On a tight leash
With the disqualification of numerous candidates by the Guardian Council, Iran's parliamentary election on February 21 is expected to strengthen the hardliner faction’s grip on power
Amid deep political division and heightened tension with the United States, Iran goes to polls for its 290-member Majlis or Parliament on February 21, an exercise seen as a test of the popularity of the relatively moderate and pro-reform bloc led by President Hassan Rouhani.
It is also seen as a popularity test for the clerical establishment at a time when Iran's relations with the US are at their worst since the 1979 Islamic revolution.
The present parliament, elected in 2016, has more than 100 reformists and moderates, while the rest of the house is split between independents and conservatives.
Leading pro-reform parties have been either dismantled or banned since a presidential vote in 2009 in which hardliner Mahmoud Ahmadinejad was re-elected. His rivals have alleged that the vote was rigged.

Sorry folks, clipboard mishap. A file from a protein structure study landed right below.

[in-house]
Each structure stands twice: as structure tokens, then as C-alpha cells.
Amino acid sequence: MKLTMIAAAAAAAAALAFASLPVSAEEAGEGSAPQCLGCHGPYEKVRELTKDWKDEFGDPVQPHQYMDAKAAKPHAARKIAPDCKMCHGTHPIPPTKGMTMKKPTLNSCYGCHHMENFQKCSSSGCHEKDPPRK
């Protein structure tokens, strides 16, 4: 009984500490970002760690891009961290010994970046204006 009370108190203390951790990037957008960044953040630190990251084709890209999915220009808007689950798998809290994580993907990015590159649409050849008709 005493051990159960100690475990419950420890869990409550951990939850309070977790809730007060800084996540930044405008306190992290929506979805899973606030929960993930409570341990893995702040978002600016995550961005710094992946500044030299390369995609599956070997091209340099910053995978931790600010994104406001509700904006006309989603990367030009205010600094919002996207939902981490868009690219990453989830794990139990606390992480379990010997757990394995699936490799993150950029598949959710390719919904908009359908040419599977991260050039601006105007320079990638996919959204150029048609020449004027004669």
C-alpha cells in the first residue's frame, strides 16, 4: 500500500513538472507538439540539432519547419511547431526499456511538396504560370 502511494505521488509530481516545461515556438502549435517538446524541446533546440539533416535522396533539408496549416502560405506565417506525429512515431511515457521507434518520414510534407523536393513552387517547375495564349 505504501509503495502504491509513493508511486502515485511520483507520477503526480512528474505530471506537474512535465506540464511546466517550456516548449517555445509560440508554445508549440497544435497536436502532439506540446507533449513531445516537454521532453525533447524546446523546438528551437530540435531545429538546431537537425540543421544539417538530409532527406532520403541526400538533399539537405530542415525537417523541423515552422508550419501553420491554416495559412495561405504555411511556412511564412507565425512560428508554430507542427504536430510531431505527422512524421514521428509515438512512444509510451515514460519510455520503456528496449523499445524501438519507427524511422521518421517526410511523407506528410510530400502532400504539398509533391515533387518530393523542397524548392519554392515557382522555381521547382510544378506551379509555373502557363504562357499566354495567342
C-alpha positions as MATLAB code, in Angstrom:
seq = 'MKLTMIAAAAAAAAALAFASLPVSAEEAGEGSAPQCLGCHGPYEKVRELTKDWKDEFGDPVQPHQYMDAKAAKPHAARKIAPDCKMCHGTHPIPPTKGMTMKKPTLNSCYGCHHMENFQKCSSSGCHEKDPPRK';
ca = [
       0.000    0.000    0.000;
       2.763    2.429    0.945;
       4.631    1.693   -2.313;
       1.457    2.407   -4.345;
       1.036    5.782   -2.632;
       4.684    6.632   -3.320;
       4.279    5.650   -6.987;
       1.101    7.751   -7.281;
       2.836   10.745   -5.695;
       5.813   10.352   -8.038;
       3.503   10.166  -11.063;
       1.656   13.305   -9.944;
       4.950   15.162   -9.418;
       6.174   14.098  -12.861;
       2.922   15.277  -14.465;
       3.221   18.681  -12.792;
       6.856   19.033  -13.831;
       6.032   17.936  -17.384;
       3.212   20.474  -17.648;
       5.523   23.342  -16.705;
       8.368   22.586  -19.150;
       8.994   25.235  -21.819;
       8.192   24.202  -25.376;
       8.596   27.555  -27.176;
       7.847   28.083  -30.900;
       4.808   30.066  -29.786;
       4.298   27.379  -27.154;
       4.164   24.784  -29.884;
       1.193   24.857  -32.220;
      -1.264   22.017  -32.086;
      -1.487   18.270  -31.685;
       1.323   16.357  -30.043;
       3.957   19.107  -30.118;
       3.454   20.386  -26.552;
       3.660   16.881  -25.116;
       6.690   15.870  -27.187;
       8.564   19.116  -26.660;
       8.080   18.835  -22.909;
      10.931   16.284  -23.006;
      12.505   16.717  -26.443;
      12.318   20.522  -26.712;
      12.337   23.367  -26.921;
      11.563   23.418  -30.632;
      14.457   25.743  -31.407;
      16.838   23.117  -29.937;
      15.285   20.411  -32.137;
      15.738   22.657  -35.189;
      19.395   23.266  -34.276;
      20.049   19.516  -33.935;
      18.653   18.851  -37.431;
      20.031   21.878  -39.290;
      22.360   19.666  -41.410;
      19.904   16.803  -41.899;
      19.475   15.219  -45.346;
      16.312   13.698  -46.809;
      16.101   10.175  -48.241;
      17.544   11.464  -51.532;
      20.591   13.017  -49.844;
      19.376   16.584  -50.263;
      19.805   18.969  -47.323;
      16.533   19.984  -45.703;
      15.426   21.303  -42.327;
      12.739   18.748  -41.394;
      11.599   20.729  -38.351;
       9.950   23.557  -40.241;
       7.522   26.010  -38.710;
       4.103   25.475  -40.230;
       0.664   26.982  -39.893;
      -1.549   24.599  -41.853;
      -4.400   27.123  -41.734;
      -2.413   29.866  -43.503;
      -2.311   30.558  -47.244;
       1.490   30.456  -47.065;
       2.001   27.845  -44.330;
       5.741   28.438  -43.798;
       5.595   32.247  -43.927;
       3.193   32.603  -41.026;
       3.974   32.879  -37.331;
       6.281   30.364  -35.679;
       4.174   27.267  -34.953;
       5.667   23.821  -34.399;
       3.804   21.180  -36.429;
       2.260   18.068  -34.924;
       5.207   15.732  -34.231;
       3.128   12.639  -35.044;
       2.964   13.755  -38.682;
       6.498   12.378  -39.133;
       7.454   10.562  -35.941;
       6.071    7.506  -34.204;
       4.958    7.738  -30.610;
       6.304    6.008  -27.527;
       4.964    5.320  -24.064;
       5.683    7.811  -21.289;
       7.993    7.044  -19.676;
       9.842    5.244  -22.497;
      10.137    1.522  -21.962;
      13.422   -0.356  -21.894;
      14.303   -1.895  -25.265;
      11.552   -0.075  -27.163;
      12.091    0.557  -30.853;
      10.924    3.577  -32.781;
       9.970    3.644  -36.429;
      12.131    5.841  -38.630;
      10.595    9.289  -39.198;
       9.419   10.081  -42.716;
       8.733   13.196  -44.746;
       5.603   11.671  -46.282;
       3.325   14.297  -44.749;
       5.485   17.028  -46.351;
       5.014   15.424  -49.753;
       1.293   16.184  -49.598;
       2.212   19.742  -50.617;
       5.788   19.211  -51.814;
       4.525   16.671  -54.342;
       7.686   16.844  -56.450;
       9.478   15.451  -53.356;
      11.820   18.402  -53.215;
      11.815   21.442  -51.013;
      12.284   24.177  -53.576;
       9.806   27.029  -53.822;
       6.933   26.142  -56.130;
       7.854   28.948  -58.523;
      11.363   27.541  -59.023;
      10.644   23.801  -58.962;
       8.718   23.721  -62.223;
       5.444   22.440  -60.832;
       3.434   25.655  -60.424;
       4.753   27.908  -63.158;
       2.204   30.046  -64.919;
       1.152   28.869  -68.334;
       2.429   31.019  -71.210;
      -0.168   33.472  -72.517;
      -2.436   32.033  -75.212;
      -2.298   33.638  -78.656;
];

The powerful Guardian Council, the country's constitutional watchdog that vets prospective candidates, had disqualified more than 9,000 people from out of more than 16,000 who had applied in December to enter the race citing reasons like "corruption and being unfaithful to Islam". That has left more than 7,000 candidates in the fray.
Majority of those disqualified were reformists and moderate candidates. Some hardliners and 90 current legislators were also barred from contesting the polls.
Supreme leader Ayatollah Ali Khamenei, the final authority in the country's complex system of clerical rule and limited democracy, backed the Council decision saying the next parliament has no place for those scared of speaking out against foreign enemies.